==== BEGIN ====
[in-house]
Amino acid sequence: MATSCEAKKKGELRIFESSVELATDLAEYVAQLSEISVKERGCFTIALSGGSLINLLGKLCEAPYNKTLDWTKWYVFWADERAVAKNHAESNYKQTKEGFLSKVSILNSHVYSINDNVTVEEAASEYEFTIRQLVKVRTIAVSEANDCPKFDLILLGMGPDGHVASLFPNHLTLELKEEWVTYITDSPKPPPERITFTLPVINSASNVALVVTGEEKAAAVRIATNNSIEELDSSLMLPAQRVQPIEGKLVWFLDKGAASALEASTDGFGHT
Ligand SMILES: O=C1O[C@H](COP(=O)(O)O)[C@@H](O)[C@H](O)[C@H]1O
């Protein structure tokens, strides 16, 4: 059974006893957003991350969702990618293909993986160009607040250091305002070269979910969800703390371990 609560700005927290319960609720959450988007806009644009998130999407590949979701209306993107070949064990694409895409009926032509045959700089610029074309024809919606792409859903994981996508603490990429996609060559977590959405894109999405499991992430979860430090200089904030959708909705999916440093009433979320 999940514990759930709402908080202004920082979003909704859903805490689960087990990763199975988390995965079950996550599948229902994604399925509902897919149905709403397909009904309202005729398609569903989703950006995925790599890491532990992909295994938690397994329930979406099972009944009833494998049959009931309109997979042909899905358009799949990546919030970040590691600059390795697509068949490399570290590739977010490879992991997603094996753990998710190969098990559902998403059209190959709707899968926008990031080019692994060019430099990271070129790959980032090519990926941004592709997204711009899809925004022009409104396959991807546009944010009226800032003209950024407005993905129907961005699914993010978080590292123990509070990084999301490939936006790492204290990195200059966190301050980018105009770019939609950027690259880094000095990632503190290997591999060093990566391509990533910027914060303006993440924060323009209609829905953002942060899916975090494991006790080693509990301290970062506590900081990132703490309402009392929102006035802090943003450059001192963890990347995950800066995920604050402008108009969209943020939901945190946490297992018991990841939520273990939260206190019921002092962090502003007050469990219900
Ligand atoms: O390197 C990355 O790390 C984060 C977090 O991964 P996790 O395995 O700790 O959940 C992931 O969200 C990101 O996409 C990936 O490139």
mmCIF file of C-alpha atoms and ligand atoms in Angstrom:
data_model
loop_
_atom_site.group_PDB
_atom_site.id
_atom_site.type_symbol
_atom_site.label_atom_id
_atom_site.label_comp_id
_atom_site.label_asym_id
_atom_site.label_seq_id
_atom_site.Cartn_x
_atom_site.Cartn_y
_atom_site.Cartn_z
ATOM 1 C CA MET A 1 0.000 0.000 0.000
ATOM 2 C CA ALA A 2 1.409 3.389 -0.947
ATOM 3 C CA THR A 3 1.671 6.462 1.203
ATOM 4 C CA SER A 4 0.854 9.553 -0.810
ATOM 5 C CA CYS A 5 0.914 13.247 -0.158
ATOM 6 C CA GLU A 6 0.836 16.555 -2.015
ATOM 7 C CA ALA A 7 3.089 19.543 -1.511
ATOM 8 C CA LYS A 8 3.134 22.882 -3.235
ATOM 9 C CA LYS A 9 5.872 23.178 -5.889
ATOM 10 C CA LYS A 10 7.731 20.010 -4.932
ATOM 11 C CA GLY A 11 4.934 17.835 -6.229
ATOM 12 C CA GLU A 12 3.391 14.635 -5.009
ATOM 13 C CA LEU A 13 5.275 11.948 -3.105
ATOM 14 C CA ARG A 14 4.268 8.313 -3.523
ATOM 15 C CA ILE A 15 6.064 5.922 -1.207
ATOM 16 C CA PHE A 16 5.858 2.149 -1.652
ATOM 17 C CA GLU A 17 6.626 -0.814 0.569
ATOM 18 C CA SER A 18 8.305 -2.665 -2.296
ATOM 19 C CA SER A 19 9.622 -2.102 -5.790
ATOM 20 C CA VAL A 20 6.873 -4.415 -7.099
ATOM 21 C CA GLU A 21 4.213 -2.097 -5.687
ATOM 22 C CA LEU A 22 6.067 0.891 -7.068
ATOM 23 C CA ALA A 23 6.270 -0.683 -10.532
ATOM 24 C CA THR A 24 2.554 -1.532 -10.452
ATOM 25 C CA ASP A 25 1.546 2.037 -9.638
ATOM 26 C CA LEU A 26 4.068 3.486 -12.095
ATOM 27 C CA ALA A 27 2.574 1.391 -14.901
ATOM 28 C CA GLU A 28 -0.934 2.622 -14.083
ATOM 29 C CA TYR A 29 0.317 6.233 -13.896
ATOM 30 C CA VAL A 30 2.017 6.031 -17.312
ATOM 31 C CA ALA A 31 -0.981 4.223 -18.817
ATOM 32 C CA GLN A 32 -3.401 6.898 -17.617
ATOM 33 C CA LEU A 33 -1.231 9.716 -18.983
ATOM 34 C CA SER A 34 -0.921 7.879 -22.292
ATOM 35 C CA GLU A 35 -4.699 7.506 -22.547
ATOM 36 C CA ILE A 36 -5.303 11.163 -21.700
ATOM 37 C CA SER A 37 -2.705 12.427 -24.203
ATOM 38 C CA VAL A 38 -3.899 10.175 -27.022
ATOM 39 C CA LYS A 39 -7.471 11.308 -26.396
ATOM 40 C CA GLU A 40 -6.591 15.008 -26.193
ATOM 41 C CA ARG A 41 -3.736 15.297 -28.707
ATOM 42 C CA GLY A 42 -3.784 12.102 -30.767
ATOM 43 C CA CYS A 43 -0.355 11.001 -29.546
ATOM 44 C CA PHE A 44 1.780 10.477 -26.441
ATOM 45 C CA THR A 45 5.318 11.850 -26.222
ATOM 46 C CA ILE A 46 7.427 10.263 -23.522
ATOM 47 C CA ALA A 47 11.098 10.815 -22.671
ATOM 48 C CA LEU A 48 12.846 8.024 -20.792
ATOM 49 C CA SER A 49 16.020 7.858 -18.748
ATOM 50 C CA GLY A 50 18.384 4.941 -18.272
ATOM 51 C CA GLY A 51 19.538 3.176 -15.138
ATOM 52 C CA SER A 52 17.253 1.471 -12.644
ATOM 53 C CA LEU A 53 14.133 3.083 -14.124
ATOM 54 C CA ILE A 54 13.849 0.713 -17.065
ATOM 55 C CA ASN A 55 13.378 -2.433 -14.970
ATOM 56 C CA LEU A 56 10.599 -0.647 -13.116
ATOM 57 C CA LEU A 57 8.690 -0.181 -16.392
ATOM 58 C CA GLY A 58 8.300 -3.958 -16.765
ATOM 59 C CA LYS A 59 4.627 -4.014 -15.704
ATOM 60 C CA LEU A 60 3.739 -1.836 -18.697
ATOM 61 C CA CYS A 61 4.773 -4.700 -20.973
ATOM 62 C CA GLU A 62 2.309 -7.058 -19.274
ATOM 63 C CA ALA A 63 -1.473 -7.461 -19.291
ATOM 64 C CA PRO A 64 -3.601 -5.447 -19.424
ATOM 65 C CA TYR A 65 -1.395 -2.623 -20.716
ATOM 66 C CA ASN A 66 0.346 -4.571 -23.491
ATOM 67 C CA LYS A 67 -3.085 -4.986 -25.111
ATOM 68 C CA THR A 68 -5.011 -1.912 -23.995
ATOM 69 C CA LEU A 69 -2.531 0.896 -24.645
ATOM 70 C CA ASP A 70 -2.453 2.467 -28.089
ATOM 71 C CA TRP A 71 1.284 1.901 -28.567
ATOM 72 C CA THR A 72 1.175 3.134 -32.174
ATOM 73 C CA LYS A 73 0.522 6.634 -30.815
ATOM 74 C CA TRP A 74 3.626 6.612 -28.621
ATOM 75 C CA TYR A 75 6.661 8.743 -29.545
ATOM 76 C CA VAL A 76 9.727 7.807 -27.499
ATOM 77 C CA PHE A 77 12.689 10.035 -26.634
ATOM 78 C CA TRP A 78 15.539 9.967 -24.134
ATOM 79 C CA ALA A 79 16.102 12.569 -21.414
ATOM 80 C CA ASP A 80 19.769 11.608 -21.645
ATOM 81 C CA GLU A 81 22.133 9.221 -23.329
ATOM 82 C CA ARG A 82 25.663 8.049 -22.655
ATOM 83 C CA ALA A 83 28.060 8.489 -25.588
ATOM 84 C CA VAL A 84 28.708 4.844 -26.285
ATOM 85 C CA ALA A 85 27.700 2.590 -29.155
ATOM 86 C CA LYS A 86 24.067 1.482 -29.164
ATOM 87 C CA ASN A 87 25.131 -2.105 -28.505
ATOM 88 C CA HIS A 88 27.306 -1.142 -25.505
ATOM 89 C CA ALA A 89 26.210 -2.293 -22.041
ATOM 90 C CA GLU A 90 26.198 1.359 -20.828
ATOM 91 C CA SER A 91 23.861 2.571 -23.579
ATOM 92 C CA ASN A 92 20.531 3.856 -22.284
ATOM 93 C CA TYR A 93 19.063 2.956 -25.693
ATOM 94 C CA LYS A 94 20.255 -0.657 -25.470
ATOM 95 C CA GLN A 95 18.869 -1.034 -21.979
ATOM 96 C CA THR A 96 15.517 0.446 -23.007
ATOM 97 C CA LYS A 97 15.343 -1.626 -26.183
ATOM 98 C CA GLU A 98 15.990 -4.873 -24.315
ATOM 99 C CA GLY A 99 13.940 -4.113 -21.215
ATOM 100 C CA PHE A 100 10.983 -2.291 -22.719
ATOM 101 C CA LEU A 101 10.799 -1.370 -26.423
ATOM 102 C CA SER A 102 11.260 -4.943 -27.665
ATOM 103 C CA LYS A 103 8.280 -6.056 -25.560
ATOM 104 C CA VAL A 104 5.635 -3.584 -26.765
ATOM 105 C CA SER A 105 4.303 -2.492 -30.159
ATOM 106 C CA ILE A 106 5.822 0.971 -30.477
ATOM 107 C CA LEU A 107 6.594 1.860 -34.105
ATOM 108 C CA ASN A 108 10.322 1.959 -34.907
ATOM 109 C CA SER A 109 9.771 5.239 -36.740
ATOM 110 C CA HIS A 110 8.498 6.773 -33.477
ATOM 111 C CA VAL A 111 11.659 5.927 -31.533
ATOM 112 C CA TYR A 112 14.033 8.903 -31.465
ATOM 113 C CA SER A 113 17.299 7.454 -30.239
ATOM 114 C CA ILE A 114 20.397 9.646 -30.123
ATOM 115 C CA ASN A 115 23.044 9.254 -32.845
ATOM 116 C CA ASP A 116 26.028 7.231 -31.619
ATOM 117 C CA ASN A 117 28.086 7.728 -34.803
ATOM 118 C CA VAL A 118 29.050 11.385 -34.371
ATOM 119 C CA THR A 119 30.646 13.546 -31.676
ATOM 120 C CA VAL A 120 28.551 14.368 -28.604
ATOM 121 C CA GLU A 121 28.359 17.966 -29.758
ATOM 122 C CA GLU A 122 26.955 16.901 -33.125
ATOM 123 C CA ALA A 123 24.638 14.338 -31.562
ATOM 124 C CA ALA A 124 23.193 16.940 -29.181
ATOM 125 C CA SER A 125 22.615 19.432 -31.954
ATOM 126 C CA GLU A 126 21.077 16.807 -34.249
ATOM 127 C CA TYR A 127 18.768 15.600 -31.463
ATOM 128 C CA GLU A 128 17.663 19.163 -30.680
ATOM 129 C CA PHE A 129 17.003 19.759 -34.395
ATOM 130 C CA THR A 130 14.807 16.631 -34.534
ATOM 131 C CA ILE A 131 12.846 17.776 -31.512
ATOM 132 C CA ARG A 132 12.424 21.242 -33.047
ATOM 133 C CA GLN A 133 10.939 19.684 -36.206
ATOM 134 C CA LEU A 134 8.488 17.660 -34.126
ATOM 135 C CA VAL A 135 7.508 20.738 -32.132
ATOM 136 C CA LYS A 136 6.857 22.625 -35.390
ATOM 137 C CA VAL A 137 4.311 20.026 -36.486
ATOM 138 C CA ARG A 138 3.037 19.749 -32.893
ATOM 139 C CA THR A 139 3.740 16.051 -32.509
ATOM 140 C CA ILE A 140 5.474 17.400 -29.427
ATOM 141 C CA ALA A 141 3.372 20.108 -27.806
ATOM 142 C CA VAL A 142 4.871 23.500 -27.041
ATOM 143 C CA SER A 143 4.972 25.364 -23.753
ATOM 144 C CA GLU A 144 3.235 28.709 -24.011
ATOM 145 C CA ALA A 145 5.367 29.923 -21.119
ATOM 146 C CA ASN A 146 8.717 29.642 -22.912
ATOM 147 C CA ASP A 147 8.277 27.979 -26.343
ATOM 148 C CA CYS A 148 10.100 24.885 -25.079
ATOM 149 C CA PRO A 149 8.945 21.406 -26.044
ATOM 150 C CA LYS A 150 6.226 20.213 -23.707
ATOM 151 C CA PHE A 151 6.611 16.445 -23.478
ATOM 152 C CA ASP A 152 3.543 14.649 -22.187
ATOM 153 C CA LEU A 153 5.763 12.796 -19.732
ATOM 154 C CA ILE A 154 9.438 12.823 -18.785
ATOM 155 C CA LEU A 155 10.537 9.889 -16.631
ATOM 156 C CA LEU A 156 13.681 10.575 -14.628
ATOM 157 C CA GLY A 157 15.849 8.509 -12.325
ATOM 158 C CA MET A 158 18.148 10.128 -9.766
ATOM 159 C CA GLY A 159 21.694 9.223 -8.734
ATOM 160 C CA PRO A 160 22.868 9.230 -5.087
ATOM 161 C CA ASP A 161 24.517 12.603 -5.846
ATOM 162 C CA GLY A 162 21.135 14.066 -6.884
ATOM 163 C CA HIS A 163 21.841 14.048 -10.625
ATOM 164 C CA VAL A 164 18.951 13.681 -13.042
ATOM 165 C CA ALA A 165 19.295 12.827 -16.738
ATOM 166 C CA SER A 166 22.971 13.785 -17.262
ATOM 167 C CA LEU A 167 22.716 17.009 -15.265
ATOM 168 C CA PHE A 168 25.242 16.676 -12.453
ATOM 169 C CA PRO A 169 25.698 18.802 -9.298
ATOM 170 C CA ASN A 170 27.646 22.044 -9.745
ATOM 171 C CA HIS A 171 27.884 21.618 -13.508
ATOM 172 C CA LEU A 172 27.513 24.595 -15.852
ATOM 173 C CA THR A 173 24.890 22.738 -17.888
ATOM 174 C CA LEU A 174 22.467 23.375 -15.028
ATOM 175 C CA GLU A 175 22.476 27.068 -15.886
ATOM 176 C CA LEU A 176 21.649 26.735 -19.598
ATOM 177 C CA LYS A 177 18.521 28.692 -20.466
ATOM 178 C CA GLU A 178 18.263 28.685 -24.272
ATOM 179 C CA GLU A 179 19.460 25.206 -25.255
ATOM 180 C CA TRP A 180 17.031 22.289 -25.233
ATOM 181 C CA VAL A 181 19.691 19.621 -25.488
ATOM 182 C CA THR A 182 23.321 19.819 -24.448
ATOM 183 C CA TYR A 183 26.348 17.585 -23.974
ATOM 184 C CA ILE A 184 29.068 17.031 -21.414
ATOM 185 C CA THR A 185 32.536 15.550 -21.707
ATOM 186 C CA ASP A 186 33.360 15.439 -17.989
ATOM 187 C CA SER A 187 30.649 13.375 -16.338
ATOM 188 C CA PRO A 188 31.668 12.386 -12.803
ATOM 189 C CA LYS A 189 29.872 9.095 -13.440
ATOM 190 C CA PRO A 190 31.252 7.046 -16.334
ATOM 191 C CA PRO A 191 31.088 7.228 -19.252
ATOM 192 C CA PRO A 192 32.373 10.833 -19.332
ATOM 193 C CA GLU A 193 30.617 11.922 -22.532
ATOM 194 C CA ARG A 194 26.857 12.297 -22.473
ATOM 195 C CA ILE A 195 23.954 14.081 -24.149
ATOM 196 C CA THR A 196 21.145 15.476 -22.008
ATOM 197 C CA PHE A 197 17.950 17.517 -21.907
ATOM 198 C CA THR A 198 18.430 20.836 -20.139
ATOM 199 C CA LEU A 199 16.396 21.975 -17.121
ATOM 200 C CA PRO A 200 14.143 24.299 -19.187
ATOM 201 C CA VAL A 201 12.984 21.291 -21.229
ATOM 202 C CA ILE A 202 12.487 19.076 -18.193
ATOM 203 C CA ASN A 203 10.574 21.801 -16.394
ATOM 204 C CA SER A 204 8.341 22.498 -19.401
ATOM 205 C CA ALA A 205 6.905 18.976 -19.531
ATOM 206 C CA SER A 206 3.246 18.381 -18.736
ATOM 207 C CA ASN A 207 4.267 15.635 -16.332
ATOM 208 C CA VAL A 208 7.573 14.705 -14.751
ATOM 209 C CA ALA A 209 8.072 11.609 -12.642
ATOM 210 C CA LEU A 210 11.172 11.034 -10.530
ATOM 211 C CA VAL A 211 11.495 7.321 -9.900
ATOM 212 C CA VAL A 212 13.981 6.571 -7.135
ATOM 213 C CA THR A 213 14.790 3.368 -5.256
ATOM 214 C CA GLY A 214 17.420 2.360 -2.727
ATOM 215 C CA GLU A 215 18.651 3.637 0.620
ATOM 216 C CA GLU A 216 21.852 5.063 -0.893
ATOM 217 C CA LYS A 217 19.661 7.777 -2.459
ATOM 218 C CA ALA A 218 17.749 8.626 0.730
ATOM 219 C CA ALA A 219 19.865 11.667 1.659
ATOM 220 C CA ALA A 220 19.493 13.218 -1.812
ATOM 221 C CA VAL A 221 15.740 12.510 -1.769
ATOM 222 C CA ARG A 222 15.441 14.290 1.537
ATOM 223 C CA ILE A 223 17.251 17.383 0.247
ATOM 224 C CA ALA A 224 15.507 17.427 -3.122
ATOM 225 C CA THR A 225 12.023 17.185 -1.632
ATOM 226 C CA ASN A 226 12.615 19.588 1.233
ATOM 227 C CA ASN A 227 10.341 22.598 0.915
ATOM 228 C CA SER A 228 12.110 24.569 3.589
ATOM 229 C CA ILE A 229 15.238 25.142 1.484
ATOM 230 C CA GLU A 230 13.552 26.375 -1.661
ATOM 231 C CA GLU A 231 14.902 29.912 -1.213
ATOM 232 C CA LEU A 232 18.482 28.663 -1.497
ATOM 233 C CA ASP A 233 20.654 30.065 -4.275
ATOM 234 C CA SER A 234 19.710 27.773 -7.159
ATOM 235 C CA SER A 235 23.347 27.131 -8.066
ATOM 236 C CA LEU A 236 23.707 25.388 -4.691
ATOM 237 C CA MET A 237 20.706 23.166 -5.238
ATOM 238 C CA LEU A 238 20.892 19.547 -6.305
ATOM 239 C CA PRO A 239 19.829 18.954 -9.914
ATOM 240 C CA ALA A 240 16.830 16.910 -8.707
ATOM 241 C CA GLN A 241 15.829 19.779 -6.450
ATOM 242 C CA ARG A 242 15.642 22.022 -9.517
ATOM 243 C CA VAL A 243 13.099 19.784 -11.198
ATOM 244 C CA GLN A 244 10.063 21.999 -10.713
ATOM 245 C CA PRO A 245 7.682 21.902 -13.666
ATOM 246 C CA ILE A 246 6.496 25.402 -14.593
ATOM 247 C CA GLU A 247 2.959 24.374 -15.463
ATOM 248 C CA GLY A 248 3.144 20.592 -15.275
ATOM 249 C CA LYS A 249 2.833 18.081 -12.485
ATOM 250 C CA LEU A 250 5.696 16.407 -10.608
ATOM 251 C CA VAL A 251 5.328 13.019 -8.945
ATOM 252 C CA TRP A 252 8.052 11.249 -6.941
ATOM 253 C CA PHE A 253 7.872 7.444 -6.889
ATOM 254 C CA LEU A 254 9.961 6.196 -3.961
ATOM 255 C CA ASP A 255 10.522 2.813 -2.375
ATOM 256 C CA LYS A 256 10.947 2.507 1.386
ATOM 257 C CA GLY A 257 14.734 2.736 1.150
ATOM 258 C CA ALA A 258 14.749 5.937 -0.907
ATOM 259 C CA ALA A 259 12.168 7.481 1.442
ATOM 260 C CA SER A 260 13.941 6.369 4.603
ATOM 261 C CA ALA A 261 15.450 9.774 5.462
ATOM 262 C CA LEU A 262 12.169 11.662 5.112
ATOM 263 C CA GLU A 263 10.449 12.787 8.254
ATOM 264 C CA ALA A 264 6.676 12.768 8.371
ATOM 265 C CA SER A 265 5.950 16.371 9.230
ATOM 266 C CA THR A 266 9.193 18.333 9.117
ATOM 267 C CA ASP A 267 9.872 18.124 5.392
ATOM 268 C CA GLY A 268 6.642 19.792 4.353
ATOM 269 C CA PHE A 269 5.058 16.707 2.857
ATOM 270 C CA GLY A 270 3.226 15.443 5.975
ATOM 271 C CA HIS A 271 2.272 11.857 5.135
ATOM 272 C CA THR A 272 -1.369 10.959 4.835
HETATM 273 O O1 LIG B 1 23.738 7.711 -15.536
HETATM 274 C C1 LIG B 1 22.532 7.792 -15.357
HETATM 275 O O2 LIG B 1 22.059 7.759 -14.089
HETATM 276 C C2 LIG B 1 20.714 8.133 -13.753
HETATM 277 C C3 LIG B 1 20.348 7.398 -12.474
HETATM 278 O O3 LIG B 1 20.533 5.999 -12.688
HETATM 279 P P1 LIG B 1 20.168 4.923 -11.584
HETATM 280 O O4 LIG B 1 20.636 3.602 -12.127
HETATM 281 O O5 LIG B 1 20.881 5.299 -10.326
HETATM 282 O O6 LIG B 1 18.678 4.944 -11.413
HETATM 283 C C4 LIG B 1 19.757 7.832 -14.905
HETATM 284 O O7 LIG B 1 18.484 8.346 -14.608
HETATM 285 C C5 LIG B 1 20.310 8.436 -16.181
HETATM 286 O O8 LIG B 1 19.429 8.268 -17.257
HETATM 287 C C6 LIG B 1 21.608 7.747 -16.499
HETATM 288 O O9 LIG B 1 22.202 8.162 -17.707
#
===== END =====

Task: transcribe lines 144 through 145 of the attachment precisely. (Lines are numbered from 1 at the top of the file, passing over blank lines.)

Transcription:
ATOM 126 C CA GLU A 126 21.077 16.807 -34.249
ATOM 127 C CA TYR A 127 18.768 15.600 -31.463